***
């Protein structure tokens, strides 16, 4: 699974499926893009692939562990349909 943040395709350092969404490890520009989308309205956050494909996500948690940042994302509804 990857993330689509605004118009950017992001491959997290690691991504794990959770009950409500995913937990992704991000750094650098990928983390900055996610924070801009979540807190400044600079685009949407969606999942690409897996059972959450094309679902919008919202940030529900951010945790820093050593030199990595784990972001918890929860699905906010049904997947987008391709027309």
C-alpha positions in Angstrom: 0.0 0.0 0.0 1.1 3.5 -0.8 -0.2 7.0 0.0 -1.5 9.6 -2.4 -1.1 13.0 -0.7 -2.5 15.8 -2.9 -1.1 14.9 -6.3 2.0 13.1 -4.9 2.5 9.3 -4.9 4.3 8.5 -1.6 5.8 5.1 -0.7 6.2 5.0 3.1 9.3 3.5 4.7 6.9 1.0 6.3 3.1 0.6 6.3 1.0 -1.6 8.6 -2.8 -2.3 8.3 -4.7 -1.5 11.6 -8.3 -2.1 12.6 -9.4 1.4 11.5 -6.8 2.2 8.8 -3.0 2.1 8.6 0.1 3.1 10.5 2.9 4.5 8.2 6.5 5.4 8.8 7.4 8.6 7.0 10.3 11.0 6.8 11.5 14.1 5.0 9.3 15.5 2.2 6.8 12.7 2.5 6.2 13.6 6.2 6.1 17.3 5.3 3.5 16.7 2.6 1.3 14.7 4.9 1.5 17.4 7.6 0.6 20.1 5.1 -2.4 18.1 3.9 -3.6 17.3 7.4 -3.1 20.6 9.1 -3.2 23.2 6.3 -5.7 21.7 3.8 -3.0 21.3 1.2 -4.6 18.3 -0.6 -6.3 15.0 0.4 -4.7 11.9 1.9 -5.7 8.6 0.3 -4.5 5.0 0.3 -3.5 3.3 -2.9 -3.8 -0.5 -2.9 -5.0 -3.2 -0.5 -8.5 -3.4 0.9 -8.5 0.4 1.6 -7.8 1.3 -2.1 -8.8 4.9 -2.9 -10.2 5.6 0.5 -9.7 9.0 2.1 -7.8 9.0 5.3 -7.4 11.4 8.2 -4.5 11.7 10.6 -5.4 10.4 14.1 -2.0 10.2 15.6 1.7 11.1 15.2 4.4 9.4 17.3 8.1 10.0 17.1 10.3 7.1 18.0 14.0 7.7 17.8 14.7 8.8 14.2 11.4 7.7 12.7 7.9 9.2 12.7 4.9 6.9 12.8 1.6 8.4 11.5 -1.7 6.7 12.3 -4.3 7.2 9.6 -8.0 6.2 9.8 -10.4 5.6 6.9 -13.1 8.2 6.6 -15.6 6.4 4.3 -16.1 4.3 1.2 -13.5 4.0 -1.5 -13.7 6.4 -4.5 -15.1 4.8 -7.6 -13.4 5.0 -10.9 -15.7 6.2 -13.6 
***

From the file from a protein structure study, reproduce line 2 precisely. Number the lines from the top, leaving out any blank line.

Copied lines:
C-alpha positions in Angstrom: 0.0 0.0 0.0 1.1 3.5 -0.8 -0.2 7.0 0.0 -1.5 9.6 -2.4 -1.1 13.0 -0.7 -2.5 15.8 -2.9 -1.1 14.9 -6.3 2.0 13.1 -4.9 2.5 9.3 -4.9 4.3 8.5 -1.6 5.8 5.1 -0.7 6.2 5.0 3.1 9.3 3.5 4.7 6.9 1.0 6.3 3.1 0.6 6.3 1.0 -1.6 8.6 -2.8 -2.3 8.3 -4.7 -1.5 11.6 -8.3 -2.1 12.6 -9.4 1.4 11.5 -6.8 2.2 8.8 -3.0 2.1 8.6 0.1 3.1 10.5 2.9 4.5 8.2 6.5 5.4 8.8 7.4 8.6 7.0 10.3 11.0 6.8 11.5 14.1 5.0 9.3 15.5 2.2 6.8 12.7 2.5 6.2 13.6 6.2 6.1 17.3 5.3 3.5 16.7 2.6 1.3 14.7 4.9 1.5 17.4 7.6 0.6 20.1 5.1 -2.4 18.1 3.9 -3.6 17.3 7.4 -3.1 20.6 9.1 -3.2 23.2 6.3 -5.7 21.7 3.8 -3.0 21.3 1.2 -4.6 18.3 -0.6 -6.3 15.0 0.4 -4.7 11.9 1.9 -5.7 8.6 0.3 -4.5 5.0 0.3 -3.5 3.3 -2.9 -3.8 -0.5 -2.9 -5.0 -3.2 -0.5 -8.5 -3.4 0.9 -8.5 0.4 1.6 -7.8 1.3 -2.1 -8.8 4.9 -2.9 -10.2 5.6 0.5 -9.7 9.0 2.1 -7.8 9.0 5.3 -7.4 11.4 8.2 -4.5 11.7 10.6 -5.4 10.4 14.1 -2.0 10.2 15.6 1.7 11.1 15.2 4.4 9.4 17.3 8.1 10.0 17.1 10.3 7.1 18.0 14.0 7.7 17.8 14.7 8.8 14.2 11.4 7.7 12.7 7.9 9.2 12.7 4.9 6.9 12.8 1.6 8.4 11.5 -1.7 6.7 12.3 -4.3 7.2 9.6 -8.0 6.2 9.8 -10.4 5.6 6.9 -13.1 8.2 6.6 -15.6 6.4 4.3 -16.1 4.3 1.2 -13.5 4.0 -1.5 -13.7 6.4 -4.5 -15.1 4.8 -7.6 -13.4 5.0 -10.9 -15.7 6.2 -13.6 